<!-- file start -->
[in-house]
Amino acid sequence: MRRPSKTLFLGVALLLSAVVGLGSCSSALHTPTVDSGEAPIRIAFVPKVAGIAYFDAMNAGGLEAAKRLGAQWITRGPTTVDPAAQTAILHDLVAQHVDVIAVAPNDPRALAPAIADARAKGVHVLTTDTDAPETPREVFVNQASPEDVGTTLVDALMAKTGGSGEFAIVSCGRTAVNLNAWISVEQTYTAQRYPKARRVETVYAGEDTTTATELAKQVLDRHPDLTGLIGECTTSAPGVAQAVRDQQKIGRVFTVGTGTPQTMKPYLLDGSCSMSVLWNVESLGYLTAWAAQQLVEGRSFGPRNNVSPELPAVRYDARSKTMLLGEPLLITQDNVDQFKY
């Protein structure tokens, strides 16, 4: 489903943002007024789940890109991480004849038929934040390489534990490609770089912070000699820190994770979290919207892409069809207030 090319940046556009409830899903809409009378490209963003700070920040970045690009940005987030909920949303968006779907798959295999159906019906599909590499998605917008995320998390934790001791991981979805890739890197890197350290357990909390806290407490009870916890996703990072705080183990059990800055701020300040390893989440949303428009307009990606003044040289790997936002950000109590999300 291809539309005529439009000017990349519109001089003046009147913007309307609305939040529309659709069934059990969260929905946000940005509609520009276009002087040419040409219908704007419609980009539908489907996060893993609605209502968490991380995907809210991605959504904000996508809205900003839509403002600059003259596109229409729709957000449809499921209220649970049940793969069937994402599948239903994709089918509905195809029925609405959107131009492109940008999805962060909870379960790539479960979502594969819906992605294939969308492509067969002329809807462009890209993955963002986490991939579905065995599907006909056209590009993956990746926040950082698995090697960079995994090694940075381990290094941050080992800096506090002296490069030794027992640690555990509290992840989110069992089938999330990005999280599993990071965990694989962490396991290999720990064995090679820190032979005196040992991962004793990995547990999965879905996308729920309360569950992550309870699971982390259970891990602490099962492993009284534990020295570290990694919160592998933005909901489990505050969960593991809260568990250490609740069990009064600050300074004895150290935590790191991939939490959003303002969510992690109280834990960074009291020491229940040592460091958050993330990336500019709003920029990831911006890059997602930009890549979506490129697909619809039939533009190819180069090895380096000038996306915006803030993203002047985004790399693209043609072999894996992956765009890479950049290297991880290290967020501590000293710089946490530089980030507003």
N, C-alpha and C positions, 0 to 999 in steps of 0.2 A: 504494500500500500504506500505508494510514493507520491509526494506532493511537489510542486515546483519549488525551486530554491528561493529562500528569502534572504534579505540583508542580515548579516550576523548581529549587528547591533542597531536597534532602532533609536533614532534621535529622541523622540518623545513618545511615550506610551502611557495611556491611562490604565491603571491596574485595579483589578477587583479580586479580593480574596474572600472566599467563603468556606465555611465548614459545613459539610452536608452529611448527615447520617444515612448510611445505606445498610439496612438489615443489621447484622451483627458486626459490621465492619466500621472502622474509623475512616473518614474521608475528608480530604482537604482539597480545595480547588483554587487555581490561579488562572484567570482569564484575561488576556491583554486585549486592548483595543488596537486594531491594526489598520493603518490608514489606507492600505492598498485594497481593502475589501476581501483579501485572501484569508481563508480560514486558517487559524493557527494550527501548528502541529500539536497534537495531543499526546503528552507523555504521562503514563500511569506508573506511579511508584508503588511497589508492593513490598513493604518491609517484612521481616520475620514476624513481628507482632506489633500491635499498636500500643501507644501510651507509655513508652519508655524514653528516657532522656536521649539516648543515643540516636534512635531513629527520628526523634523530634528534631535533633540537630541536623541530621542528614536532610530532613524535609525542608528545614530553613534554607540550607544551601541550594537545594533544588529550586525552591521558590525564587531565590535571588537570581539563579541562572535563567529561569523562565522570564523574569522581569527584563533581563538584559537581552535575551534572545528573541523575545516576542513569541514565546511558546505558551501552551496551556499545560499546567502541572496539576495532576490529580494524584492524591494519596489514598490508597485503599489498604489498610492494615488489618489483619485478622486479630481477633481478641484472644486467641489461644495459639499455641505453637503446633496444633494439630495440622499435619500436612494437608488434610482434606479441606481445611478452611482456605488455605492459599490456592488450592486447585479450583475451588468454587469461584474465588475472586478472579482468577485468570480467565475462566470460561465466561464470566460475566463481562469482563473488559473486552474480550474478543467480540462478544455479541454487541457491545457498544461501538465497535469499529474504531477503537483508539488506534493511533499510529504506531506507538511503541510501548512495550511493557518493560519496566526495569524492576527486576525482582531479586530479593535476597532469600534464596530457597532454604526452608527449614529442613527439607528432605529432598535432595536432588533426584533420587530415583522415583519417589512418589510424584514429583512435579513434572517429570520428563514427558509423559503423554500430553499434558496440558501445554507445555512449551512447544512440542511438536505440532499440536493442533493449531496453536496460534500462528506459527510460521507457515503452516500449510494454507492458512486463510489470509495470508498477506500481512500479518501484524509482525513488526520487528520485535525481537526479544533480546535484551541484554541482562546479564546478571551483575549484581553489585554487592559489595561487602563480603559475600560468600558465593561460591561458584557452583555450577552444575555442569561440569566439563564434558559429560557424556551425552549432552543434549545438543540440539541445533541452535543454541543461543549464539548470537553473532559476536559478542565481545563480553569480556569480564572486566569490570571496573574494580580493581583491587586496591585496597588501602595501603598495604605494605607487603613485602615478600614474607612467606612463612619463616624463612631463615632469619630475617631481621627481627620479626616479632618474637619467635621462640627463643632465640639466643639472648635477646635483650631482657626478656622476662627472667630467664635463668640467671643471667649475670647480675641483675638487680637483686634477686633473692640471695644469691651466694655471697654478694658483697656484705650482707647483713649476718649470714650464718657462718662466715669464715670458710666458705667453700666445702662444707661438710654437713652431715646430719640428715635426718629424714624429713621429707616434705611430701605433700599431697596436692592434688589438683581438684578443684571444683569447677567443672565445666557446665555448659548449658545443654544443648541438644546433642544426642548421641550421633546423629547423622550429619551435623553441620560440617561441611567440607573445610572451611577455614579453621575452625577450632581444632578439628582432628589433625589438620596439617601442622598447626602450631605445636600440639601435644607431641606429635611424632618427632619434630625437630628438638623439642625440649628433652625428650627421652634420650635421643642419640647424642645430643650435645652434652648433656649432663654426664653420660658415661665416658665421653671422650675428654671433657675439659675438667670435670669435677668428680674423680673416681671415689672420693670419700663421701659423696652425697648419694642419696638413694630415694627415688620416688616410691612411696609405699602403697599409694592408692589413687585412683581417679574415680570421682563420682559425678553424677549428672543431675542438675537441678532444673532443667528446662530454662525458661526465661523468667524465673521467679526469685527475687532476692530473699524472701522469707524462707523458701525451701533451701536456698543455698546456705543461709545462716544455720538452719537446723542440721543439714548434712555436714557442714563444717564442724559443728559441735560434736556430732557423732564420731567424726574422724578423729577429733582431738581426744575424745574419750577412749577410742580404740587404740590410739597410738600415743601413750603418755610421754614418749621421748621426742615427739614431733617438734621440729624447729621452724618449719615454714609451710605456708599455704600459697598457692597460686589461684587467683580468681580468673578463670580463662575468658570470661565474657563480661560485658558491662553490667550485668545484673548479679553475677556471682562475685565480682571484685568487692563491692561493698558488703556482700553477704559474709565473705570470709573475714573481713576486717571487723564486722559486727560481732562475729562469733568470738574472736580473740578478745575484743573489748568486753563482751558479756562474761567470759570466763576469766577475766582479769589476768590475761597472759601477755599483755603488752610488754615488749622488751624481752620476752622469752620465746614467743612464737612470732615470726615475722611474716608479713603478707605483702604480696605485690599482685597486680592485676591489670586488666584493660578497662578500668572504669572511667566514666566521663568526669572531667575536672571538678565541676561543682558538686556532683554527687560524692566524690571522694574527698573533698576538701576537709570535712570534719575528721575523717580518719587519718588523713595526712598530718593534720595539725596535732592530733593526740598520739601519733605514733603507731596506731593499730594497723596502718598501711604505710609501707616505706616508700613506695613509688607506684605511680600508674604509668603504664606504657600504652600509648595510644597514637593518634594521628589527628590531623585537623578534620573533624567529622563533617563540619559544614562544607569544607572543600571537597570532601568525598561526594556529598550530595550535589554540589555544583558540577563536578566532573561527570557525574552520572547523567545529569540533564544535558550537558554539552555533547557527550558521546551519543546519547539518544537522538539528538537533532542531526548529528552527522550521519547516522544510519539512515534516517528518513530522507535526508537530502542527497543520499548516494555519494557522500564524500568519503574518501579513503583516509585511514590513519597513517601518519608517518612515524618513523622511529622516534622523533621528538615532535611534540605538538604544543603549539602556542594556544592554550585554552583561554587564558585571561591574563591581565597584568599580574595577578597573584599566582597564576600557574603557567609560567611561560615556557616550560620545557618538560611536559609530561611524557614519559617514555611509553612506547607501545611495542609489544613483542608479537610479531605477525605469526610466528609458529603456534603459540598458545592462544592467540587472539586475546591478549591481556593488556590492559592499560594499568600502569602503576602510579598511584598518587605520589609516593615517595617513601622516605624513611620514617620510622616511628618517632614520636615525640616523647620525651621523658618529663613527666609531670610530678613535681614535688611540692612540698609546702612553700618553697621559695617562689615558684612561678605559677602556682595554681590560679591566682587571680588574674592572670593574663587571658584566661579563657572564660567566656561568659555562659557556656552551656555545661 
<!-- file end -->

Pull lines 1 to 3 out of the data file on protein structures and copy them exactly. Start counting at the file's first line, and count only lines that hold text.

[in-house]
Amino acid sequence: MRRPSKTLFLGVALLLSAVVGLGSCSSALHTPTVDSGEAPIRIAFVPKVAGIAYFDAMNAGGLEAAKRLGAQWITRGPTTVDPAAQTAILHDLVAQHVDVIAVAPNDPRALAPAIADARAKGVHVLTTDTDAPETPREVFVNQASPEDVGTTLVDALMAKTGGSGEFAIVSCGRTAVNLNAWISVEQTYTAQRYPKARRVETVYAGEDTTTATELAKQVLDRHPDLTGLIGECTTSAPGVAQAVRDQQKIGRVFTVGTGTPQTMKPYLLDGSCSMSVLWNVESLGYLTAWAAQQLVEGRSFGPRNNVSPELPAVRYDARSKTMLLGEPLLITQDNVDQFKY
């Protein structure tokens, strides 16, 4: 489903943002007024789940890109991480004849038929934040390489534990490609770089912070000699820190994770979290919207892409069809207030 090319940046556009409830899903809409009378490209963003700070920040970045690009940005987030909920949303968006779907798959295999159906019906599909590499998605917008995320998390934790001791991981979805890739890197890197350290357990909390806290407490009870916890996703990072705080183990059990800055701020300040390893989440949303428009307009990606003044040289790997936002950000109590999300 291809539309005529439009000017990349519109001089003046009147913007309307609305939040529309659709069934059990969260929905946000940005509609520009276009002087040419040409219908704007419609980009539908489907996060893993609605209502968490991380995907809210991605959504904000996508809205900003839509403002600059003259596109229409729709957000449809499921209220649970049940793969069937994402599948239903994709089918509905195809029925609405959107131009492109940008999805962060909870379960790539479960979502594969819906992605294939969308492509067969002329809807462009890209993955963002986490991939579905065995599907006909056209590009993956990746926040950082698995090697960079995994090694940075381990290094941050080992800096506090002296490069030794027992640690555990509290992840989110069992089938999330990005999280599993990071965990694989962490396991290999720990064995090679820190032979005196040992991962004793990995547990999965879905996308729920309360569950992550309870699971982390259970891990602490099962492993009284534990020295570290990694919160592998933005909901489990505050969960593991809260568990250490609740069990009064600050300074004895150290935590790191991939939490959003303002969510992690109280834990960074009291020491229940040592460091958050993330990336500019709003920029990831911006890059997602930009890549979506490129697909619809039939533009190819180069090895380096000038996306915006803030993203002047985004790399693209043609072999894996992956765009890479950049290297991880290290967020501590000293710089946490530089980030507003």